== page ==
“Road to Mecca” lined with heart-wrenching performances
Renaissance Theaterworks' season closer beautifully tells the story of outsider artist Helen Martins' fears and struggles in 1974 apartheid South Africa.
You know what Milwaukee theater is great at? Just putting a couple actors on stage, and allowing them to talk. No gimmicks, no enormous casts, just gifted storytellers in a dark room.
Add Renaissance Theaterworks’ The Road to Mecca, a tale about an aging outsider artist from South Africa directed by Suzan Fete, to the list of powerful stories brought to you simply by talented, heart-wrenching performances.
But first, let’s address the amazing set. It reminded me of all of my favorite friends’ homes growing up — those homes filled with colored glass and rich paint that felt so warm and inviting. Renaissance created the play’s beautiful Mecca with the help of local visual artist Katie Martin, who led workshops to create hundreds of owl sculptures, and First Stage costume artisan Brandon Kirkham, who built the enormous statues lining the set.
Katie Martin’s owl project was made possible by the Mary L. Nohl Fund, a woman whose life mirrors that of Helen Martins’ in The Road to Mecca. Both woman created gorgeous, quirky pieces as outsider artists, and both were chastised for doing so.
While Mary L. Nohl created her artistic haven here in Milwaukee, Helen Martins story takes place in apartheid South Africa. Athol Fugard’s The Road to Mecca is set in 1974, as Ms. Helen (Linda Stephens) struggles against the conservative Church Council’s attempts to remove her from her home, fearing she can’t care for herself in her old age.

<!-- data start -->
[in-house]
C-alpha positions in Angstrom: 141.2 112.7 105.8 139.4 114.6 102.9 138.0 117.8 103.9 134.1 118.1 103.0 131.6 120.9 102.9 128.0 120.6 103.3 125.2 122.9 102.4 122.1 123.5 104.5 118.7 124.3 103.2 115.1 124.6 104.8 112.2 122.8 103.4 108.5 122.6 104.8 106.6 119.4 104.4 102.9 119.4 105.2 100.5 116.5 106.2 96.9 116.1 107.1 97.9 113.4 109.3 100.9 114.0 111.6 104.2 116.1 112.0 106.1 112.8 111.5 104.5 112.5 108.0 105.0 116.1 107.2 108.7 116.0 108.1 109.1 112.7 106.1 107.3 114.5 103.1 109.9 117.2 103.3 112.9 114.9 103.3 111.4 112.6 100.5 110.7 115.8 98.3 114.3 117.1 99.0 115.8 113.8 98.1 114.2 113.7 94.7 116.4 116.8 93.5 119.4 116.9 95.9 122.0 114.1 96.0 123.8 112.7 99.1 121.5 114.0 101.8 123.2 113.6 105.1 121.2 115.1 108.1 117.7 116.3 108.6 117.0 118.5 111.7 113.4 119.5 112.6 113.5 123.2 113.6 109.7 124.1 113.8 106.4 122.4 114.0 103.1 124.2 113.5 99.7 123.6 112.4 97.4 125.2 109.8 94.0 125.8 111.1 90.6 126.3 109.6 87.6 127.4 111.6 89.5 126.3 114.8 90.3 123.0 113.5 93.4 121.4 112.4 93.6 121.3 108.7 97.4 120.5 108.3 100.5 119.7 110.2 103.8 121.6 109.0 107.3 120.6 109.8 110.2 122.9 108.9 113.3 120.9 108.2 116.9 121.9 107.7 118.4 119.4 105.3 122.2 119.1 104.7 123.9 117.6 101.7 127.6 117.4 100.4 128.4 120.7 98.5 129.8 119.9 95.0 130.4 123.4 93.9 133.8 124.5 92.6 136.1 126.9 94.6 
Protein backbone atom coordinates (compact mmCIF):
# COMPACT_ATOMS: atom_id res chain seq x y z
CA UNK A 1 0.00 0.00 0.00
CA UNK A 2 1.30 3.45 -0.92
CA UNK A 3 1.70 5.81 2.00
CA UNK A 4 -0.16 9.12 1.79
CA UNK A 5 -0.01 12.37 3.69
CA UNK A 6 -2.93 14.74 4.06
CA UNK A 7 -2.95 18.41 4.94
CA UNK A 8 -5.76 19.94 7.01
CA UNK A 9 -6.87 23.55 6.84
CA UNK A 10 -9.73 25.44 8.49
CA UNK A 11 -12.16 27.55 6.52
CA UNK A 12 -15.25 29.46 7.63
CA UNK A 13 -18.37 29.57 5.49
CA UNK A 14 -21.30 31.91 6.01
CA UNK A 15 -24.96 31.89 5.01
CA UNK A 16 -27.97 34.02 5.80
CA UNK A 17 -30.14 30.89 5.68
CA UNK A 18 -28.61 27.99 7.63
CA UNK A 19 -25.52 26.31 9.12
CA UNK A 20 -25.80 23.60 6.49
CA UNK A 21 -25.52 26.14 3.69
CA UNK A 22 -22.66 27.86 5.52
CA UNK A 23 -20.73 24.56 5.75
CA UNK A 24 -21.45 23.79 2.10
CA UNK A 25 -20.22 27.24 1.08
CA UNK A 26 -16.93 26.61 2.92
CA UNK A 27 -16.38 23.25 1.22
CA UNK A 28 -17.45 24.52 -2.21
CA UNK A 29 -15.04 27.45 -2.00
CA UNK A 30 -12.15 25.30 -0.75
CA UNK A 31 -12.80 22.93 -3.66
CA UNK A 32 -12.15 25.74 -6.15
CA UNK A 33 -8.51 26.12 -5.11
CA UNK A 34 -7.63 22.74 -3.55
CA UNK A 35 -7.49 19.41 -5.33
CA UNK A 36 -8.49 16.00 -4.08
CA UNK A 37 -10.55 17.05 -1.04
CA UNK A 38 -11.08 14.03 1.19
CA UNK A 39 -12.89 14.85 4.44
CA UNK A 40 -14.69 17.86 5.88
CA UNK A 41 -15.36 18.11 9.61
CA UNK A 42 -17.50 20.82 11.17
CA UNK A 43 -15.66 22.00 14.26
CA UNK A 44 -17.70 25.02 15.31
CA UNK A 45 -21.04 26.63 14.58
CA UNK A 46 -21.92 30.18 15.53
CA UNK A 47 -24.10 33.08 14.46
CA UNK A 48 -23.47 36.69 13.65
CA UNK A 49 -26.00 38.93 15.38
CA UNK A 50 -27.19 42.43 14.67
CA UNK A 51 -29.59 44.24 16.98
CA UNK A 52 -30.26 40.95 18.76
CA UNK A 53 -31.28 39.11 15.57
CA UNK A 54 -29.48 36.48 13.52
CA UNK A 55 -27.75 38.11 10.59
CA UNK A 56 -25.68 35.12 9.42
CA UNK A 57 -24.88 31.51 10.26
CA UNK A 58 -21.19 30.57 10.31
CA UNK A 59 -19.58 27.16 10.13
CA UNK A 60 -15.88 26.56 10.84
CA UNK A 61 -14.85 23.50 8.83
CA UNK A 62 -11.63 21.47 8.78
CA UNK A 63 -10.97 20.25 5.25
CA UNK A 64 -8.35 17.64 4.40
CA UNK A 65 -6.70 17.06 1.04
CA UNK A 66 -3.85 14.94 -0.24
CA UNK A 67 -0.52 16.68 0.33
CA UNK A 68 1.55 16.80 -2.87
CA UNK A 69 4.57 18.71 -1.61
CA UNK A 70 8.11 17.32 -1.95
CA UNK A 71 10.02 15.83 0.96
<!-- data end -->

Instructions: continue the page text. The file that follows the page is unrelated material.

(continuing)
Ms. Helen’s young friend Elsa (Bri Sudia) enters the night longtime village pastor Marius (Jonathan Gillard Daly) is due to visit the “mecca.” He believes the appropriate course of action is to put Ms. Helen in an old age home. Elsa vehemently disagrees.
But before Marius arrives, the first act of The Road to Mecca is a brilliant back-and-forth between Stephens and Sudia, spanning every conceivable emotion and slowly, deliberately unearthing the women’s fears and struggles.
Elsa, a 28-year-old English teacher, enters Ms. Helen’s home unannounced, storming around with pessimistic unpleasantness. It’s uncharacteristic; Ms. Helen tells Elsa repeatedly throughout the play that she doesn’t recognize her.
It comes to light that Elsa has suffered a heartbreak involving a married man. Sudia’s anguish is real, believable. Though Elsa is brash and ultra-liberal, speaking loudly and almost self-righteously on the rights of women and blacks, I never disliked her. I nodded along, I ached with her, I rooted for her to regain her trust in humanity.
Conversely, Ms. Helen is timid and uncertain in the shadow of Elsa’s roaring opinions. She’s obviously hiding things from her friend — the reason Elsa drove 12 hours for a surprise one-night stay had to do with a frightening and dramatic letter she received from her friend. But she denies any problems, claiming she was merely in a dark place when she wrote it. Stephens brilliantly delivered the quiet torment of an aging artist, fearing her best days and inspirations lie behind her.
Throughout The Road to Mecca, Ms. Helen attempts to describe the darkness inside her, a constant desire for light. Elsa speaks of Ms. Helen’s freedom, that those who judge are only jealous that their lives aren’t glittery and true. Only conversation that brings these women into stark and admirable understanding.
The Road to Mecca is entirely linear, with no flashbacks or elapsed time. Even the beautiful set began to melt away, leaving only outstanding performances that invited important questions about what it means to be fulfilled.